Mahender added that the lack of customers had also led them to start selling perishable vegetables at discounts with the aim of finishing their stocks. 

“What used to sell at Rs 10 per kg is now being sold at Rs 7 per kg, otherwise it will go stale,” he expressed. 

However, it is the seasonal fruit sellers who are suffering the most. 

Mukesh Kumar, a farmer who harvests and sells chikoo at the mandi, narrated how footfall has decreased significantly over the past couple of days. 

“It barely feels like a Friday market. I have not sold any of the boxes and I still have most of them intact, untouched,” he said. 

His boxes of chikoo, all marked with a 10 kg sticker, were now being sold at a mere Rs 200, whereas the maximum price according to the APMC is supposed to be Rs 350 and the minimum price at Rs 250.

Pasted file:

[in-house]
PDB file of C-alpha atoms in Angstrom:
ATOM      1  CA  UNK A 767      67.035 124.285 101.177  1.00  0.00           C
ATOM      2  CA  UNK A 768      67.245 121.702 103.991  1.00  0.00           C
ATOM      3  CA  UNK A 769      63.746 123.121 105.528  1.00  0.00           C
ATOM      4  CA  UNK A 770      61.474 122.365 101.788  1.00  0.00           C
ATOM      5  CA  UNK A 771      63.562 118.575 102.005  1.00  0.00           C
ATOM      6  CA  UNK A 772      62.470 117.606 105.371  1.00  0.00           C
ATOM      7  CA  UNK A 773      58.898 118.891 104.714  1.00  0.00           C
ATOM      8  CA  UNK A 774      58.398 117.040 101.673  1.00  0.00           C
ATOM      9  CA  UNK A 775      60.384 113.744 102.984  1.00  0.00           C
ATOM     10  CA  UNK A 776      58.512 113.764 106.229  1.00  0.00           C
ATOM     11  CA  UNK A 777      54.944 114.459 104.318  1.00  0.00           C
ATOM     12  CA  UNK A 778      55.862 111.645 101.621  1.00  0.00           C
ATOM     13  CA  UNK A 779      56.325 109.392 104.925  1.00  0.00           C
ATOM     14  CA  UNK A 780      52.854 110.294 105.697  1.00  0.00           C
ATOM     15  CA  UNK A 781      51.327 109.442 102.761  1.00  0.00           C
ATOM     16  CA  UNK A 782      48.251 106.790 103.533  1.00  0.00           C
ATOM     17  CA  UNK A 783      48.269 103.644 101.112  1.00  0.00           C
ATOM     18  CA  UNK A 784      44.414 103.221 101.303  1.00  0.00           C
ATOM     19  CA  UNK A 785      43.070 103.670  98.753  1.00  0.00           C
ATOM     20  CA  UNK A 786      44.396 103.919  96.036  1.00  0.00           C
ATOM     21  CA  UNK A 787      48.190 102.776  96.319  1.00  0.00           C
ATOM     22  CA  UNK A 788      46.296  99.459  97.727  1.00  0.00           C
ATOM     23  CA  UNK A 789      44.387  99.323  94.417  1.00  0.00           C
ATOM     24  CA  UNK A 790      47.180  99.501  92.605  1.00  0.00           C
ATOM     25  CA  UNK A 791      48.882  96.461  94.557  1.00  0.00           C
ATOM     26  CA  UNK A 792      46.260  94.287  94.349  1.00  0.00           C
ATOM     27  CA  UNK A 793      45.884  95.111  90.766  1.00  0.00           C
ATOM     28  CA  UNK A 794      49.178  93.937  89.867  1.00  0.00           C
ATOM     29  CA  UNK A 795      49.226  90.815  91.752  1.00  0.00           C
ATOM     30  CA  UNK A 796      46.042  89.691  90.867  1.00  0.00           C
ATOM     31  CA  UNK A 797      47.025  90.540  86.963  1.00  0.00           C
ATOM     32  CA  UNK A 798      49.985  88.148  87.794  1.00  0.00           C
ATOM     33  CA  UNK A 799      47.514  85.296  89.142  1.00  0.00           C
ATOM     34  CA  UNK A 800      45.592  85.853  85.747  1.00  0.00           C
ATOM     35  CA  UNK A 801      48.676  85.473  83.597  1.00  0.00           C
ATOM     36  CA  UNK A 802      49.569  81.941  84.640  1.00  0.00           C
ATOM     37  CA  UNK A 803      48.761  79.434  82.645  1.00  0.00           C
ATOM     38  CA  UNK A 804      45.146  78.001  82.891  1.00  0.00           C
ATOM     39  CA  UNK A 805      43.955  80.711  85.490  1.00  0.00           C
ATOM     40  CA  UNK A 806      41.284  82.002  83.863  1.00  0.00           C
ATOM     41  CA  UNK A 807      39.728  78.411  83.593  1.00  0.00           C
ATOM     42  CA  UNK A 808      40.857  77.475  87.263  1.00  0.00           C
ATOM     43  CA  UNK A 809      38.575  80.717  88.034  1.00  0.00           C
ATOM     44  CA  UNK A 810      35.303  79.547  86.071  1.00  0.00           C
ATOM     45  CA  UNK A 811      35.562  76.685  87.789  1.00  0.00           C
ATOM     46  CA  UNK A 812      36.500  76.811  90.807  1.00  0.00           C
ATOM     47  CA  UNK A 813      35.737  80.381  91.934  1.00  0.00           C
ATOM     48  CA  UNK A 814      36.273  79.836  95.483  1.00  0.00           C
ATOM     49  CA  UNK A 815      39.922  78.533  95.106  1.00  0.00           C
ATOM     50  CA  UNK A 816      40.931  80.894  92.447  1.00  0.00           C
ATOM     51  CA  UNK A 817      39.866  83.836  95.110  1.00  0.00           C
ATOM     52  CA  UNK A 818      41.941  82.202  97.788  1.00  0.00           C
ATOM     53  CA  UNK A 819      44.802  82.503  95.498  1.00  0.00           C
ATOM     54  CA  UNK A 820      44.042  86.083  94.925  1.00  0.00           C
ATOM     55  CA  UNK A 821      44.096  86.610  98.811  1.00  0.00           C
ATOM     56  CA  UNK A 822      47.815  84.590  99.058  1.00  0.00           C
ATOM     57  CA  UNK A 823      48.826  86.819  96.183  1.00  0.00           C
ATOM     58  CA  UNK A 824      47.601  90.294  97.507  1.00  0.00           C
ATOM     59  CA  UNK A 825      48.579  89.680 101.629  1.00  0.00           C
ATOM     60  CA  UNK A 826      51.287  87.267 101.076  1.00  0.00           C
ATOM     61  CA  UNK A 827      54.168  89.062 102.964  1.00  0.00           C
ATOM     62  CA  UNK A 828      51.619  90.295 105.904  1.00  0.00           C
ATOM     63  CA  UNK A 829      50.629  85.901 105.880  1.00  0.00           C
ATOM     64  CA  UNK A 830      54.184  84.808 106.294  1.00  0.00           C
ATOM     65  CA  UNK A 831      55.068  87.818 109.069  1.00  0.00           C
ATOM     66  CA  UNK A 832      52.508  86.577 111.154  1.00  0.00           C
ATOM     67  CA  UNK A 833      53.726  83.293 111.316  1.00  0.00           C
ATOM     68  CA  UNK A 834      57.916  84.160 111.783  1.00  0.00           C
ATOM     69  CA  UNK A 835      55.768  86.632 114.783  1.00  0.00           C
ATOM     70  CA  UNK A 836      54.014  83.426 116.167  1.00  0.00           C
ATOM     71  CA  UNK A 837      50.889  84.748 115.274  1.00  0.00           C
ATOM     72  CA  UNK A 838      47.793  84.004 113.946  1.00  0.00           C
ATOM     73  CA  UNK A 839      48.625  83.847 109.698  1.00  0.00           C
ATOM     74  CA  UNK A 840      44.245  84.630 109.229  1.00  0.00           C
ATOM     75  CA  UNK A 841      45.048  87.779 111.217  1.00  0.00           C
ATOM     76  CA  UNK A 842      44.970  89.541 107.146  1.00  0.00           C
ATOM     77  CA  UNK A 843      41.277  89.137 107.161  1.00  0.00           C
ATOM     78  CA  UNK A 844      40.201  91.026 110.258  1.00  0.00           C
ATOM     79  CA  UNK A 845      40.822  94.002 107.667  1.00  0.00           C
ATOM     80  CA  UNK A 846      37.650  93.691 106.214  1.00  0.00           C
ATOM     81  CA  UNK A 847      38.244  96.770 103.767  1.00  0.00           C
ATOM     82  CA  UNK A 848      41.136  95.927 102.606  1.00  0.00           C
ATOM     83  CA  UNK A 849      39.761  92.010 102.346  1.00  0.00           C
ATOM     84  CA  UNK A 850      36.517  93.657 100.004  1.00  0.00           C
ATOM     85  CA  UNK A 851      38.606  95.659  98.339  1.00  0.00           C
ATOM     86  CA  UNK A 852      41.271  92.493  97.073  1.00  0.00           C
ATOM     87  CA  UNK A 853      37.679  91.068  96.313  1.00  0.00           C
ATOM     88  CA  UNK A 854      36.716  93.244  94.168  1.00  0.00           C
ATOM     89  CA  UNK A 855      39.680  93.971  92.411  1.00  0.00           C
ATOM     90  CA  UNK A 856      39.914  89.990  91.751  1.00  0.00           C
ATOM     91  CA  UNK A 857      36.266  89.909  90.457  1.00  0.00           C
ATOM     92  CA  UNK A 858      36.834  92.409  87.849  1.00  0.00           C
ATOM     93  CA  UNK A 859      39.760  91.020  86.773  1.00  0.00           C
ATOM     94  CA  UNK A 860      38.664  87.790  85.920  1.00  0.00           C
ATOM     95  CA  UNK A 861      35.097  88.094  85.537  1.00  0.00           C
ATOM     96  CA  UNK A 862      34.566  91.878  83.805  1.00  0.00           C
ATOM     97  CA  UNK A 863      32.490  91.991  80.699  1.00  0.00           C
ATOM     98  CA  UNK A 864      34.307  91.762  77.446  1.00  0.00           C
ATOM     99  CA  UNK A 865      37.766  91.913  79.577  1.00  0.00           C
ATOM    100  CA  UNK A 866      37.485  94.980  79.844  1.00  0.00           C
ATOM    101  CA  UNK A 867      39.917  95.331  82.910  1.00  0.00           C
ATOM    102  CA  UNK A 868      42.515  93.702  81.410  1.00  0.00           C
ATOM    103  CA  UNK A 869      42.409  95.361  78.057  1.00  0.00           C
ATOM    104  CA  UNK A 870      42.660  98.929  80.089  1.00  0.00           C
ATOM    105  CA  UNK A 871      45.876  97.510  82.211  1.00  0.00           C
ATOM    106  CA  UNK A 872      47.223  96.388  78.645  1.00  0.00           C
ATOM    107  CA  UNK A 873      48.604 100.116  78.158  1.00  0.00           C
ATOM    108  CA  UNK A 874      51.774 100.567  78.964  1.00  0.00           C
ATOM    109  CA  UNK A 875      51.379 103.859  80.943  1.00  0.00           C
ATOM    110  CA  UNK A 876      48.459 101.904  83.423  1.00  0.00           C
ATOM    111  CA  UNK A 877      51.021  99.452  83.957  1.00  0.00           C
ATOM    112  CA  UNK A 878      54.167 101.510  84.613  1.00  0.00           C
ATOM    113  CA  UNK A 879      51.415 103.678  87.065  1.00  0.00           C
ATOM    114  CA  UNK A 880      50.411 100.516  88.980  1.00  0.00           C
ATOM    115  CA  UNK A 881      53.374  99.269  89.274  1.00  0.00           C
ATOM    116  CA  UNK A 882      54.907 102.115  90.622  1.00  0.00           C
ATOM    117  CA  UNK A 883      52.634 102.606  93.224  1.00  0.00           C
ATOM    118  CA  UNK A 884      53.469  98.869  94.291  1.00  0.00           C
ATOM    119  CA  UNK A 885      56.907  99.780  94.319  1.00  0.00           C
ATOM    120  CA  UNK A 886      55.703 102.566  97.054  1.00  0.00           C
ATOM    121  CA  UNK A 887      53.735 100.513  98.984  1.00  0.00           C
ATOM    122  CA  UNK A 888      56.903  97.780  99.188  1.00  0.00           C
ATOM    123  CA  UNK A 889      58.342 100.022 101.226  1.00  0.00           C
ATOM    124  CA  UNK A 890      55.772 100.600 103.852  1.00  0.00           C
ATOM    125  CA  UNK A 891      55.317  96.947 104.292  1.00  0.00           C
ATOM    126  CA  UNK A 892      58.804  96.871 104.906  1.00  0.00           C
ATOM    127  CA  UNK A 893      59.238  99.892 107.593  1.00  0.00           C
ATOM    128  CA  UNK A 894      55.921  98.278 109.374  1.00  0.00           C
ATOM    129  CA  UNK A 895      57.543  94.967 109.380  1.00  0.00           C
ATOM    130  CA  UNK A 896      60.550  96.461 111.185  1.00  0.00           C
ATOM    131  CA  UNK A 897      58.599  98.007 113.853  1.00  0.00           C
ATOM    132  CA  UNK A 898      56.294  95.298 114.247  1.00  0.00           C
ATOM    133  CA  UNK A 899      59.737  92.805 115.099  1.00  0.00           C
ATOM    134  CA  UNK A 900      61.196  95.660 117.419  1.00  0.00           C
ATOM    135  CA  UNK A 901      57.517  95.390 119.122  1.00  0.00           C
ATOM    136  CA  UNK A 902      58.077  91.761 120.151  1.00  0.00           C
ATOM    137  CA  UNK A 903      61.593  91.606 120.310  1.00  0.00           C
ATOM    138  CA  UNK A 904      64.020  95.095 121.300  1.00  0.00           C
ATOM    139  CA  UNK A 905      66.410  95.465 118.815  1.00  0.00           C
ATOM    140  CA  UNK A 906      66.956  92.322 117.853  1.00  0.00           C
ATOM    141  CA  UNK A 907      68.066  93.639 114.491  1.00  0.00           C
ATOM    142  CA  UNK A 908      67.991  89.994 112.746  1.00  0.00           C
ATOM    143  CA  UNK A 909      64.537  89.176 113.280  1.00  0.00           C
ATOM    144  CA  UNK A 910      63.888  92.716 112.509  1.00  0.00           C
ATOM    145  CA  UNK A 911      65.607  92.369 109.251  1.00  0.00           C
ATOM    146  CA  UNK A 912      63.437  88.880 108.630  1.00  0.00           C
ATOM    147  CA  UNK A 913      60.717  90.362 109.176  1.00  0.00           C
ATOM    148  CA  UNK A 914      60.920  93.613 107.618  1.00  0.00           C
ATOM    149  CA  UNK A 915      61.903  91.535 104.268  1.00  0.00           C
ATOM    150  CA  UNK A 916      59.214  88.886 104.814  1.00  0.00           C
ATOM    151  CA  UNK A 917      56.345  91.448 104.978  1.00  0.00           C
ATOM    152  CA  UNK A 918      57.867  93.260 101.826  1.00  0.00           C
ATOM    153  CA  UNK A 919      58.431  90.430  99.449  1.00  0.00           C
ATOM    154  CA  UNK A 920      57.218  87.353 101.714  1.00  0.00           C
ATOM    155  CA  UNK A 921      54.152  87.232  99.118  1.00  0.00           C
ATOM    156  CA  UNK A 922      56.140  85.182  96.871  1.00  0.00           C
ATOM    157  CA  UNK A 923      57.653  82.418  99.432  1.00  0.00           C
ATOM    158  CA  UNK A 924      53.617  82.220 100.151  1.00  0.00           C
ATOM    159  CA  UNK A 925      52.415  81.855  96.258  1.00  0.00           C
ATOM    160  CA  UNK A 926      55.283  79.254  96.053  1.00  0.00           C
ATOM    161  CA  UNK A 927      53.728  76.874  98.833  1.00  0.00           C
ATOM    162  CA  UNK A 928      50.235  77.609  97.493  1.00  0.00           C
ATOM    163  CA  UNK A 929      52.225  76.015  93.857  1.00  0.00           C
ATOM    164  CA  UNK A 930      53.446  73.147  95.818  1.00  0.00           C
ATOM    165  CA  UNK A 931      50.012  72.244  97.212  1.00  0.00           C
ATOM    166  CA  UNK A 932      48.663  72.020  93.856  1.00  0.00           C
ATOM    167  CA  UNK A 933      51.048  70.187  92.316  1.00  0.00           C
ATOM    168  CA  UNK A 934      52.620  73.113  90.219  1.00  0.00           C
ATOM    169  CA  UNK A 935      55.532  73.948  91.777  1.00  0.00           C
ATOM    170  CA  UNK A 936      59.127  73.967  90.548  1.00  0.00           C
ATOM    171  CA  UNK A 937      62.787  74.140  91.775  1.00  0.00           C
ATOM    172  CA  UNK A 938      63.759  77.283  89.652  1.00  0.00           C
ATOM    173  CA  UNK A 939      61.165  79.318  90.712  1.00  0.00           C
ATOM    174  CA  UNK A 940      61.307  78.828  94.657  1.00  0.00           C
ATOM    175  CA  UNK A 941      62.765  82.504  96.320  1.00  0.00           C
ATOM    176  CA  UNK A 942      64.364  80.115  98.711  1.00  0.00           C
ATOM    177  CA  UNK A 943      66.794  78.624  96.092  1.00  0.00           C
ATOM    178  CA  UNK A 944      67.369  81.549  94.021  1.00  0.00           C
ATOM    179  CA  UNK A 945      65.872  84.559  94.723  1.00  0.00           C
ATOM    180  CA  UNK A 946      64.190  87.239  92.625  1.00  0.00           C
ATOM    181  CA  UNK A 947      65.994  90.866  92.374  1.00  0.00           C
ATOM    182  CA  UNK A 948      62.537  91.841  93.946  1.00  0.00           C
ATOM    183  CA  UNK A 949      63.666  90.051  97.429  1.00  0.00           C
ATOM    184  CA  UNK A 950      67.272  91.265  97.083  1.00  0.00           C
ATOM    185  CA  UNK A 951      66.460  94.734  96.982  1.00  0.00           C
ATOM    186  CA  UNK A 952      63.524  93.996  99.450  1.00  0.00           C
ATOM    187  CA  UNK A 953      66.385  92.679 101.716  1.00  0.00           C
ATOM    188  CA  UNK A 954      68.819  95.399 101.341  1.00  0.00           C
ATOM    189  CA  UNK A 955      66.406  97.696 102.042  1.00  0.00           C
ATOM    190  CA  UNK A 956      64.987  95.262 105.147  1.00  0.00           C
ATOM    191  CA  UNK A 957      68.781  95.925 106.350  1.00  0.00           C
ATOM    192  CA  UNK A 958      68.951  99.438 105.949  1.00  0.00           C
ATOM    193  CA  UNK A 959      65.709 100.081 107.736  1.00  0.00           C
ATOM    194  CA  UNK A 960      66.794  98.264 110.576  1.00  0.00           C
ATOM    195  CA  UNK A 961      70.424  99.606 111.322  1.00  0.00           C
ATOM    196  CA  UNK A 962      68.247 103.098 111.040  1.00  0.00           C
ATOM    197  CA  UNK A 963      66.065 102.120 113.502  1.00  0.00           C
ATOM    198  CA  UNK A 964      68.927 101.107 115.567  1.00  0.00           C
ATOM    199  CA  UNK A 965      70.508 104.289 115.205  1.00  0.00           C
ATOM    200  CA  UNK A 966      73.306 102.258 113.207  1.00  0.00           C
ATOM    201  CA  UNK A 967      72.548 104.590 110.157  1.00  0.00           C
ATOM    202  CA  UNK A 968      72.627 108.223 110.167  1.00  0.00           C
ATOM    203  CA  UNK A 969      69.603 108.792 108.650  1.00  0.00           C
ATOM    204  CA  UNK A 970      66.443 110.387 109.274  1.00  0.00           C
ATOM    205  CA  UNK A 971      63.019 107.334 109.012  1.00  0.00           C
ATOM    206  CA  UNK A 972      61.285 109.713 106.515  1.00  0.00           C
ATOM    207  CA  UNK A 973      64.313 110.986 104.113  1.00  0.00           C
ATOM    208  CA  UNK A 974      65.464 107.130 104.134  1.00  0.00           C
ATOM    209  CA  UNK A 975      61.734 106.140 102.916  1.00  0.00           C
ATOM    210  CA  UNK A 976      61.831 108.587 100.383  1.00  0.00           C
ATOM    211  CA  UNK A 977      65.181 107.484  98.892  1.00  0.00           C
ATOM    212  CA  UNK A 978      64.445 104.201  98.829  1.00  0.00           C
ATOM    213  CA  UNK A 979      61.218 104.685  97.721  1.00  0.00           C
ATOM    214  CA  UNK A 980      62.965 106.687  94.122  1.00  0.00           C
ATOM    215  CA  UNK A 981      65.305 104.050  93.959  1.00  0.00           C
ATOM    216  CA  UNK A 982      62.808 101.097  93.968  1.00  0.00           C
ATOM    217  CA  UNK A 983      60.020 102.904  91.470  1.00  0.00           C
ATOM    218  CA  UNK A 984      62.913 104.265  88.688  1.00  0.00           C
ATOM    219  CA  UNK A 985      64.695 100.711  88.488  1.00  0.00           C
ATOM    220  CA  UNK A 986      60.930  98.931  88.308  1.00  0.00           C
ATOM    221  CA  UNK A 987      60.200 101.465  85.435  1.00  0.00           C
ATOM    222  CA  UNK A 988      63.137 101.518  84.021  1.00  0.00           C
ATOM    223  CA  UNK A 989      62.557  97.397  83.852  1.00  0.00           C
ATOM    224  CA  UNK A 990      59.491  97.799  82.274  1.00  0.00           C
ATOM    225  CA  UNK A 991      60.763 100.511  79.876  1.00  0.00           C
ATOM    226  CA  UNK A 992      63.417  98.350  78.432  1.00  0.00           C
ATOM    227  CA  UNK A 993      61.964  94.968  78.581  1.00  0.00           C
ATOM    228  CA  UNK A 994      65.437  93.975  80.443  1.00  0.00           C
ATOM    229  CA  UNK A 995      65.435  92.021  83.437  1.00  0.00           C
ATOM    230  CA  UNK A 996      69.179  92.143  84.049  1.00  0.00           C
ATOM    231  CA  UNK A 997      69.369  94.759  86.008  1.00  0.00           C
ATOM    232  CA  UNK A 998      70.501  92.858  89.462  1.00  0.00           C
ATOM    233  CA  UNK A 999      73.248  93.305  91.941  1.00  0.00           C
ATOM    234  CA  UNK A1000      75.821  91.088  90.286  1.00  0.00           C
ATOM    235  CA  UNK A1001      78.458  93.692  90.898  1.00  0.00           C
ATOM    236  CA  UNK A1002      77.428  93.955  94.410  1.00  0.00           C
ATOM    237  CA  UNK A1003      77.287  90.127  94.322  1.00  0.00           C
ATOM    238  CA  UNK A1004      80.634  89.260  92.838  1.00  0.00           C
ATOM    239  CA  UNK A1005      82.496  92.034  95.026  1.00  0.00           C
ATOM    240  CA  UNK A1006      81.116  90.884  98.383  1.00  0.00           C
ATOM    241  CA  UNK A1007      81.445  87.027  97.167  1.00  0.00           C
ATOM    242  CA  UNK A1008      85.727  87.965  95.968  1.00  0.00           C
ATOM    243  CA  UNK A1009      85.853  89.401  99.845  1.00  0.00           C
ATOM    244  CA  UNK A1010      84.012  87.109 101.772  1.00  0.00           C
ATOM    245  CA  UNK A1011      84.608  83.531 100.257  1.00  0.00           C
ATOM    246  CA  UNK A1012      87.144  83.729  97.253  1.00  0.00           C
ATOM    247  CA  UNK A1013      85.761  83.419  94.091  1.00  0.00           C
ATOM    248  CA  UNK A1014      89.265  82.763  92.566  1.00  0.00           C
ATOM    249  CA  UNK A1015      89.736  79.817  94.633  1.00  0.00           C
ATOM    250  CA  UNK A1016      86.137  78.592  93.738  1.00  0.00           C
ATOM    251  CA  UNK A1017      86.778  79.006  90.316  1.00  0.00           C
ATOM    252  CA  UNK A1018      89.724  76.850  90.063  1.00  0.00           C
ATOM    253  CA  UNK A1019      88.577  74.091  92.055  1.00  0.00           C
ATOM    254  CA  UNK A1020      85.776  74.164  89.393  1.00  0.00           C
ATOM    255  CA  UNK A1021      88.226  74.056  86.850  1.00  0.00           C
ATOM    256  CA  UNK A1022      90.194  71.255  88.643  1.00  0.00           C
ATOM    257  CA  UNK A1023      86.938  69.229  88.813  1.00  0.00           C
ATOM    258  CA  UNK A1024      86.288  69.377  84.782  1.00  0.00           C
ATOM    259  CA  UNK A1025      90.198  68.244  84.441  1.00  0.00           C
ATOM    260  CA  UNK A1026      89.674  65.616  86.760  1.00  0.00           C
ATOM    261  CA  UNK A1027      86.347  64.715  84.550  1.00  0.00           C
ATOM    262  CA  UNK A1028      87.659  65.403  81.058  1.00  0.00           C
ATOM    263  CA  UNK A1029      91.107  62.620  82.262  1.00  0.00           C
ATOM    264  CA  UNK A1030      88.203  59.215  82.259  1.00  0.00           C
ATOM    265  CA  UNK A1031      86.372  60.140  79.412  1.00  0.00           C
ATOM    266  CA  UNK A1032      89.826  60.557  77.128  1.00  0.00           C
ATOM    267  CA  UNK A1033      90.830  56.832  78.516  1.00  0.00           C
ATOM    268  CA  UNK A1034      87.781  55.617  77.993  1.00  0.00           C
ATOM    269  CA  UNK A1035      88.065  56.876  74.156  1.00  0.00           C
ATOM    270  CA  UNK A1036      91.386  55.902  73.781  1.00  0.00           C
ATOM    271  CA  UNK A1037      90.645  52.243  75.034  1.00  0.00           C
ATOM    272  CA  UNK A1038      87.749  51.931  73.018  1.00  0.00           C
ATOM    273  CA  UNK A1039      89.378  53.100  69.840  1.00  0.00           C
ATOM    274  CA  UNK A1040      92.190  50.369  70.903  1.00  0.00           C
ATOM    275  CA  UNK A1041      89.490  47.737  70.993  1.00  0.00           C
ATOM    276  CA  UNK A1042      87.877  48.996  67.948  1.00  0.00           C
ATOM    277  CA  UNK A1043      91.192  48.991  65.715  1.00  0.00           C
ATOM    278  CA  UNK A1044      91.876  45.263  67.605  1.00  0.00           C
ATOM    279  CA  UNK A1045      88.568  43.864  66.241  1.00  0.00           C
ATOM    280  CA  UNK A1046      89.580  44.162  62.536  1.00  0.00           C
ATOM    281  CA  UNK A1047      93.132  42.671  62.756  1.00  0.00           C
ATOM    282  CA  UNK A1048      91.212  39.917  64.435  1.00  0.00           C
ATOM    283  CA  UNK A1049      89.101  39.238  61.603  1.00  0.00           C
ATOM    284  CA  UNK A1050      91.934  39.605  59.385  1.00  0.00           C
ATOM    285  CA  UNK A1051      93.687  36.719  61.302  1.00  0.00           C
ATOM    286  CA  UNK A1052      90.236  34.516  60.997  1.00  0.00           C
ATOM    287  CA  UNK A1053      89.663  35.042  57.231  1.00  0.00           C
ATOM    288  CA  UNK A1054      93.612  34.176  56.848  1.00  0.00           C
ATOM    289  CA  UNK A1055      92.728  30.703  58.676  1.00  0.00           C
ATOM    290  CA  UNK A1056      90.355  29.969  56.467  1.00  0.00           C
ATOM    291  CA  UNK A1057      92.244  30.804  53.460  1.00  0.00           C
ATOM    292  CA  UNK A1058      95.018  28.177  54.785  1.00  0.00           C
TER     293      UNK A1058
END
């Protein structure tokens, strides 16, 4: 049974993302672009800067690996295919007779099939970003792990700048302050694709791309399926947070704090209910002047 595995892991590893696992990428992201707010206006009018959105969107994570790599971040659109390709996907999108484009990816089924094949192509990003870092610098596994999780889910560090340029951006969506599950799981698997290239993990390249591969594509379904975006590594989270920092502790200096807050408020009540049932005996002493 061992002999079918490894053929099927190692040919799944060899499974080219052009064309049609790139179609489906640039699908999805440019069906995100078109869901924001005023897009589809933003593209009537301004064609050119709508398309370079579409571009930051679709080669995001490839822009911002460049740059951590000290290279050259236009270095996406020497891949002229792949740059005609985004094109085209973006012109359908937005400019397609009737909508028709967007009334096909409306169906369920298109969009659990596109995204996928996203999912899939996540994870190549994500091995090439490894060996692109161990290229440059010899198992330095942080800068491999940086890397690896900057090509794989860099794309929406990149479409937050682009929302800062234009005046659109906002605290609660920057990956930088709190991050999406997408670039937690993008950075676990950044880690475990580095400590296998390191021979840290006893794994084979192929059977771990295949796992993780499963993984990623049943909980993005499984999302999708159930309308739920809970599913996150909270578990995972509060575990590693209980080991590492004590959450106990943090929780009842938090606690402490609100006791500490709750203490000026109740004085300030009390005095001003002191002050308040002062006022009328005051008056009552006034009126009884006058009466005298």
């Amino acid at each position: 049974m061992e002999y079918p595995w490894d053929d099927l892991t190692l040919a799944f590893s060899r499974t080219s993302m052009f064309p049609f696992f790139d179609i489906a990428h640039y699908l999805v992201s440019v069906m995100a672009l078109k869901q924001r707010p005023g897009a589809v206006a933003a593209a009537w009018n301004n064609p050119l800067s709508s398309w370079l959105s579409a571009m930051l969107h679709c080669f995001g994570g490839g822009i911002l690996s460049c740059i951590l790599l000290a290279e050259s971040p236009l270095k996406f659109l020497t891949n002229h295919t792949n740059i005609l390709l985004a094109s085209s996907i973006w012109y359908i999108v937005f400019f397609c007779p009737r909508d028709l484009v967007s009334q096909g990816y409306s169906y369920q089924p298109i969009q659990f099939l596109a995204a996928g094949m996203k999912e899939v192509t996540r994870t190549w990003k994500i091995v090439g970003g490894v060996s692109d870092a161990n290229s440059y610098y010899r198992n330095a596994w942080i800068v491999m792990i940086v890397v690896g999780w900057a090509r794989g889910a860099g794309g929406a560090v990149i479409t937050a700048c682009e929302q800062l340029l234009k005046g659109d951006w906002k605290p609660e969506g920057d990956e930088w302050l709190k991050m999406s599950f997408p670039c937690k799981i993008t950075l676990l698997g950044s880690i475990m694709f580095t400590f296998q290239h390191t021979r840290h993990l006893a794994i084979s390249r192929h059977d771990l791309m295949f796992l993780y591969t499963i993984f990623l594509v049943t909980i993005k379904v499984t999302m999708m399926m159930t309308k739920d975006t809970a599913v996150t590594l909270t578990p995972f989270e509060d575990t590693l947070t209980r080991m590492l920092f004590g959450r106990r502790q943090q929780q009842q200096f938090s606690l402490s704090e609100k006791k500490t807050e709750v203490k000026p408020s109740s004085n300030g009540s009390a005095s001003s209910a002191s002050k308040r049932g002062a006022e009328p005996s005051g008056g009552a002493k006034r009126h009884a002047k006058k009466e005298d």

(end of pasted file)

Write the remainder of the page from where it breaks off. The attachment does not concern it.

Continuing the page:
Worse days may still be ahead as Mohan Lal Saini, the Deputy Secretary of APMC Azadpur, foresees.

“It’s too early to say anything but some early indications suggest a major problem in the mandi if it (border blockade) stays for longer,” he warned. 

Presently, the Delhi Police has opened up the service lanes along National Highway (NH) 44 for free traffic movement at the Singhu Border. 

On February 28, Delhi Traffic Police used social media platform X (formerly Twitter) to advise commuters to use an alternate route from Piao Maniyari, Saboli, Safiyabad, Singhu School Toll and Zero Palla toll for their journey.